At the end of her visit to four Nebraska schools Thursday, U.S. Secretary of Education Betsy DeVos said it is in the hands of states and local communities to come up with innovative ways to offer school choice to parents.
“I’m an advocate for parents and children to be able to choose the right setting for them. It’s really up to the states and communities to decide what that looks like,” DeVos said in answer to a high school journalist’s question about whether she would push for charter schools in the state.
Nebraska Education Commissioner Matt Blomstedt and Lincoln Public Schools Superintendent Steve Joel both stressed that Nebraska already offers school choice and did not want to see state or federal funding diverted from public schools.
"Nebraska is a choice state. Students can attend any school they want to — and do," said Joel, adding that state funds go where the kids go. "That fosters competition."
DeVos deflected questions about school funding, but both Joel and Blomstedt said they were encouraged that she seemed to indicate her administration would not push charters or other privatization efforts in Nebraska.
“I don’t believe necessarily we need something coming from the federal level to tell us how to design the system, and I don’t think that’s what Secretary DeVos messaged to us," Blomstedt said. "I think actually it was, ‘It is your system’ and that she’s not here to tell us it ought to be charter or voucher or anything.”
Protesters and other public school advocates weren't convinced.
An estimated 200 people gathered across the street from the Lincoln Children's Zoo to protest her visit, and a pro-public schools group and the Nebraska State Education Association held a rally Thursday afternoon to make the case against charter schools.
“I hope she left with an appreciation for the quality education that can go on in all public schools that do not have to deal with the distractions and funding drains of charter schools and voucher schemes,” said Jenni Benson, president of the state teachers union.
The pro-school choice group Educate Nebraska weighed in, too, saying it looked forward to expanding the examples of school choice DeVos saw Wednesday and Thursday through public, public charter and private schools — so all students have the same opportunity.
For Thursday's DeVos visit, many students at the LPS zoo school wore T-shirts made by two seniors who offered them to any student who wanted to wear them as a respectful way to express their views.
“We’re here to show we like public schools and we want to make sure (zoo school) stays a public school,” said freshman Lexie Massing.
Many of the students' T-shirts were decorated with artwork, quotes and other sayings, including those promoting acceptance of all gender and sexual identities.
Kierstan Brutus, who was in the senior research class DeVos visited, said students at the zoo school are proud to be at a place where “people are allowed to be who they are.”
DeVos visited four schools Wednesday and Thursday: Midland University’s Omaha campus, the privately funded Nelson Mandela Elementary School in Omaha, St. Mary’s Catholic School in Lincoln and the LPS science focus program at the Children’s Zoo.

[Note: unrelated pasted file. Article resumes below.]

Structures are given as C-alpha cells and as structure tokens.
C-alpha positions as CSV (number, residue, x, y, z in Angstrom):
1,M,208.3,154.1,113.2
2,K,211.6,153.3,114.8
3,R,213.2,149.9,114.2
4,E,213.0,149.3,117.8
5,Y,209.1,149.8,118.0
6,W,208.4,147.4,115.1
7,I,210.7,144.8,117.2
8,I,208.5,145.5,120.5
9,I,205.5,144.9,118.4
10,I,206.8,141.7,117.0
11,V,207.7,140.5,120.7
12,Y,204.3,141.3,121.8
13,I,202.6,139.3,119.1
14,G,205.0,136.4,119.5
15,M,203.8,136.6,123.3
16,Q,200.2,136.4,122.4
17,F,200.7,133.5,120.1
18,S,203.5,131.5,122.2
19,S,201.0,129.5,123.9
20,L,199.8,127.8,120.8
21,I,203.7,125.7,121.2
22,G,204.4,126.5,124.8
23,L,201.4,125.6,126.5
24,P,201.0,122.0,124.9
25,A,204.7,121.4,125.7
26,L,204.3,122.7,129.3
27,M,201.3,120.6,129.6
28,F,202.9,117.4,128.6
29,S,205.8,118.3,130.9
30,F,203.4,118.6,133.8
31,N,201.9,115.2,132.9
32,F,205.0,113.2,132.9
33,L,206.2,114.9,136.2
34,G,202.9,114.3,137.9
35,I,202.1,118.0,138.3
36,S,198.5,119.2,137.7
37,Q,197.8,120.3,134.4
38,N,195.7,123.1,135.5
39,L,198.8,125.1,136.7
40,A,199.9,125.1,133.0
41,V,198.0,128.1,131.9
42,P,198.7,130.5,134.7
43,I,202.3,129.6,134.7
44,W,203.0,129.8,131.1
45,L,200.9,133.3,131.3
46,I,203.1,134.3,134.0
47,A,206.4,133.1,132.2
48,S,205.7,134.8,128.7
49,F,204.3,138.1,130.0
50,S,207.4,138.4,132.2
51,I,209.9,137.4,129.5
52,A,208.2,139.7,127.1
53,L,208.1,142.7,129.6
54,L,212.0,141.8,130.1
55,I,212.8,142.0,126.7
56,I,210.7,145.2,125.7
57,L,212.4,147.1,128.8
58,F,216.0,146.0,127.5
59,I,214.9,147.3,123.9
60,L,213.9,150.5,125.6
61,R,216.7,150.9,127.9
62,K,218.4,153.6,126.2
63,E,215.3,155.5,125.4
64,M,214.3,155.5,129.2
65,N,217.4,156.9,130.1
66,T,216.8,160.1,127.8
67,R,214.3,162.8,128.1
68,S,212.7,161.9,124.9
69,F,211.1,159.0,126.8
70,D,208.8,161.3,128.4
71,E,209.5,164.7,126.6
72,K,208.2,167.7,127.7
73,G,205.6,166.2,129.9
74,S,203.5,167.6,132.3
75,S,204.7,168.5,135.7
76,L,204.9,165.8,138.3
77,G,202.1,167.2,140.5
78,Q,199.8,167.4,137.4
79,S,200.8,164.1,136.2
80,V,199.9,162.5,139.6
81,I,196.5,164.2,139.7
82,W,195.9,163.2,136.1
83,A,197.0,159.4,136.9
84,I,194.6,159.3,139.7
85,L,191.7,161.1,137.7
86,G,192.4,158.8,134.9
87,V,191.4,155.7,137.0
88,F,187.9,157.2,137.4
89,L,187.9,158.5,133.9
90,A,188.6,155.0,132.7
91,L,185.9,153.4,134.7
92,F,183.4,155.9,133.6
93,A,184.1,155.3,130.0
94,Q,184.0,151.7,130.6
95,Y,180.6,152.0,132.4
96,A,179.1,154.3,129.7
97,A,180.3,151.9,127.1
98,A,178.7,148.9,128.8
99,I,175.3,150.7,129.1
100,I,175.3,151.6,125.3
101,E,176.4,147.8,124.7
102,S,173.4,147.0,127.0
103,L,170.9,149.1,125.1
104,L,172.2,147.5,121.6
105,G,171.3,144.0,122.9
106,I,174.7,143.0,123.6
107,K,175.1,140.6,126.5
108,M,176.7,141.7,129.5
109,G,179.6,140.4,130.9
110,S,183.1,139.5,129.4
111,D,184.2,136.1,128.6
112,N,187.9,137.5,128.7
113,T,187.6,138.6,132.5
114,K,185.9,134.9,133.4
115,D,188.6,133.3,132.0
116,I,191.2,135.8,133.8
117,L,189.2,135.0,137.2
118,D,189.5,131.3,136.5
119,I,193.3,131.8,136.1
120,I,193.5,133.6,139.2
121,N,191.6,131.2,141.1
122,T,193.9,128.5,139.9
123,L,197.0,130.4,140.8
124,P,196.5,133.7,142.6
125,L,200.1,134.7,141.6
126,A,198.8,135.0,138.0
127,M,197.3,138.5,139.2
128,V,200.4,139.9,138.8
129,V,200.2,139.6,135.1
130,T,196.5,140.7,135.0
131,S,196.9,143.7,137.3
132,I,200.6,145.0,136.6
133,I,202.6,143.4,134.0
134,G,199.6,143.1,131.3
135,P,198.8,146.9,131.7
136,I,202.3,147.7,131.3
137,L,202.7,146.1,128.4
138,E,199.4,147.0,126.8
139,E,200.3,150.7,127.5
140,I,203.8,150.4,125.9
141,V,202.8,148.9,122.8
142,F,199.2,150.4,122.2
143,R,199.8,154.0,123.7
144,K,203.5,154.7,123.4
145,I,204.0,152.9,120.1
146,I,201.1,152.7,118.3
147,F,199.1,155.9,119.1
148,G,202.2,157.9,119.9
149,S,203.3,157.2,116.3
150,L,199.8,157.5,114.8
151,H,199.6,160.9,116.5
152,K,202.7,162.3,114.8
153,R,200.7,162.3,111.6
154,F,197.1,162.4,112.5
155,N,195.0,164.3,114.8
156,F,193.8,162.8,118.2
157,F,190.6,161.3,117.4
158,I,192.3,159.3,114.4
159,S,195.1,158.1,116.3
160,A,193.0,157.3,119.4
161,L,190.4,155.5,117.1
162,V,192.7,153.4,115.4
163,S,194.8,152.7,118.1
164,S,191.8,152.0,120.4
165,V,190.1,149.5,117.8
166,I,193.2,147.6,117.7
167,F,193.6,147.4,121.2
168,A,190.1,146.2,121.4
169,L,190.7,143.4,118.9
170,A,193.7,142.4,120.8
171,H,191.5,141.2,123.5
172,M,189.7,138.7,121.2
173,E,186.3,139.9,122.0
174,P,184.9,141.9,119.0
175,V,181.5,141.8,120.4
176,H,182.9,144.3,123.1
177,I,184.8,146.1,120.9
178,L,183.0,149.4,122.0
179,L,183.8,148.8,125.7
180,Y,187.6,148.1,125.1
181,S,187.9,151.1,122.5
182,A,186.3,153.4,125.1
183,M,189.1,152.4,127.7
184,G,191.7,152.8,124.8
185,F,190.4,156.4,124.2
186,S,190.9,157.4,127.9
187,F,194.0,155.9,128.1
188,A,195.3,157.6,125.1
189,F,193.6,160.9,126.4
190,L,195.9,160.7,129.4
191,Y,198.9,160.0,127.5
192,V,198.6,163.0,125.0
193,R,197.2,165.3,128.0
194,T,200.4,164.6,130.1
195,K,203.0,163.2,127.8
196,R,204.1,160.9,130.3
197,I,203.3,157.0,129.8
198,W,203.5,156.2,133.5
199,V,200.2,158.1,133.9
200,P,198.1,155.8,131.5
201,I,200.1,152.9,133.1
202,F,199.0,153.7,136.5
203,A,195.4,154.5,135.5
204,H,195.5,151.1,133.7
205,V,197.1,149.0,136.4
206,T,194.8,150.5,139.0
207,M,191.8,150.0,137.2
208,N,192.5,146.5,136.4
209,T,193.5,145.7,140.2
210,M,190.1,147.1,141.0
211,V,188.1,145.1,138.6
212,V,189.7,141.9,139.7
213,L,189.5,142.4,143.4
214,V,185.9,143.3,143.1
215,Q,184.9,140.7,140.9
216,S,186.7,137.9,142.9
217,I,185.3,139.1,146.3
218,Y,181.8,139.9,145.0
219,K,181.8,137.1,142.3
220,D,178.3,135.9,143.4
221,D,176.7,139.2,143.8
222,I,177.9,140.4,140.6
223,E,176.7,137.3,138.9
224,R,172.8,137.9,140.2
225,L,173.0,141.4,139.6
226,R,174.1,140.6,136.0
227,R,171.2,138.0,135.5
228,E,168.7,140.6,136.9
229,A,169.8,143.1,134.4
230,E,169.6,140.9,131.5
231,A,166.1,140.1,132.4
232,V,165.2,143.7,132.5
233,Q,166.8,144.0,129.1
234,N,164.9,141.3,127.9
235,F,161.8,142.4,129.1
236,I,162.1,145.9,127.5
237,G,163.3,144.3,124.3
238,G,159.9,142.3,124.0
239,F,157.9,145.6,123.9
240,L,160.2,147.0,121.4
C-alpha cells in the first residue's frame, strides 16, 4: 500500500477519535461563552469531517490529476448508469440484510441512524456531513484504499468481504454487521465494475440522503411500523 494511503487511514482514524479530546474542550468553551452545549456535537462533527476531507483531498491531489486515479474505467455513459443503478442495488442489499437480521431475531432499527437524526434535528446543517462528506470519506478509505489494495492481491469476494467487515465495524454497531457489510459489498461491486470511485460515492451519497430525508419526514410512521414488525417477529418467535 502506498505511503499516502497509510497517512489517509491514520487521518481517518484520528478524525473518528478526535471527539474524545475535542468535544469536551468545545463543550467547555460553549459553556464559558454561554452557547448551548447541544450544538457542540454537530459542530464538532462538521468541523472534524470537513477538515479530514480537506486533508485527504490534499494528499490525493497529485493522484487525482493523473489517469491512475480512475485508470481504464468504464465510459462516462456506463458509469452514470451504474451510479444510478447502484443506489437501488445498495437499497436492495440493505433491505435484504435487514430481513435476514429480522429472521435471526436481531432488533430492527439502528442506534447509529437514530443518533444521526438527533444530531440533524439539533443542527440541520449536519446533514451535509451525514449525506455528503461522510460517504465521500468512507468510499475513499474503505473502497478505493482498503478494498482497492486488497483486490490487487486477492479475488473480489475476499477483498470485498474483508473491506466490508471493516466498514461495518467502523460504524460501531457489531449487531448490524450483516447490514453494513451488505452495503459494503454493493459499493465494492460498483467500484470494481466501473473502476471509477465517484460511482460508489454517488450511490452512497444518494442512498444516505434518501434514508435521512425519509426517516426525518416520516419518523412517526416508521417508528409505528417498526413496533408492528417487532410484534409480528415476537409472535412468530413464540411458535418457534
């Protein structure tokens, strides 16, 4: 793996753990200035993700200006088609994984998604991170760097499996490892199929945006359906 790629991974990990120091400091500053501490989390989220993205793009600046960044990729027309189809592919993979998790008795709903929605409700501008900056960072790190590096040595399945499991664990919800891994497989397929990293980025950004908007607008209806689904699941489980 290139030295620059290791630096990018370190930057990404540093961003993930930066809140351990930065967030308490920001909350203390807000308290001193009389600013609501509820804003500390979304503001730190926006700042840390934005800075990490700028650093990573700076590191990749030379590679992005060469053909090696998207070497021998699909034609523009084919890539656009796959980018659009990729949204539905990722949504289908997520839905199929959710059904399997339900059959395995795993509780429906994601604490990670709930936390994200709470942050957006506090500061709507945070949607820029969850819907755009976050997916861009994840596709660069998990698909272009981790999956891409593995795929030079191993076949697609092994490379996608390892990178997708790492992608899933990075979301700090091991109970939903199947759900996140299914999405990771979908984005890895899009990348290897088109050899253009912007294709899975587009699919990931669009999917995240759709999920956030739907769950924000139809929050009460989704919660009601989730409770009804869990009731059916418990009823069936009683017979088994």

At the zoo school, she talked with a student who let her pet a lizard while he explained the work he did with them.
She asked students what they liked about the zoo school, what they’d change is they could and how long they’d been there.
Students shared their research projects, and said they liked the smaller environment — about 100 students attend the 20-year-old program — because teachers know them and understand how they learn. They liked being able to pursue their passions, they said, including several students who changed their focus once they delved into their studies. They also liked being able to create portfolios to showcase what they’ve learned, rather than taking final exams.
Senior Nico Lozano said he liked the opportunity to do real research.
“It’s interesting,” he said. “It’s frickin’ research. We’re doing science, not just learning about science.”
DeVos met with students over lunch and spoke with them during a roundtable discussion that was closed to the media.
Senior Ava Gagner attended the roundtable and said the discussion was similar to an exchange in the classroom. DeVos asked students to talk about their school and why they liked it, but didn’t take questions.
Gagner said she wished they’d had a chance to ask DeVos about her positions on education policy — including her intention to rescind Obama-era guidance on sexual assault enforcement on college campuses and her views on school privatization. Gagner also would have asked why she chose to come to Nebraska.
“I wish I could know how open-minded she is about things,” Gagner said.
DeVos began her day at St. Mary’s, across from the state capitol, where she read Dr. Seuss’ “The Places You’ll Go” to a kindergarten class, then visited a seventh-grade math class that started with a scripture lesson and turned to strategies to do well on the ACT.
Her visit, part of a tour of Nebraska, Wyoming, Colorado, Kansas, Missouri and Indiana, is billed as an avenue to "Rethink School."
"We are going to continue to encourage and really push states, not in a top-down, heavy-handed way but in an encouraging way, highlighting the things we've seen and experienced and learned on this trip," DeVos said.
Zoo school senior Annika Novotny said it was nice to be able to show off their school.
“I think our school did a really great job showing her how great a public school can be,” she said.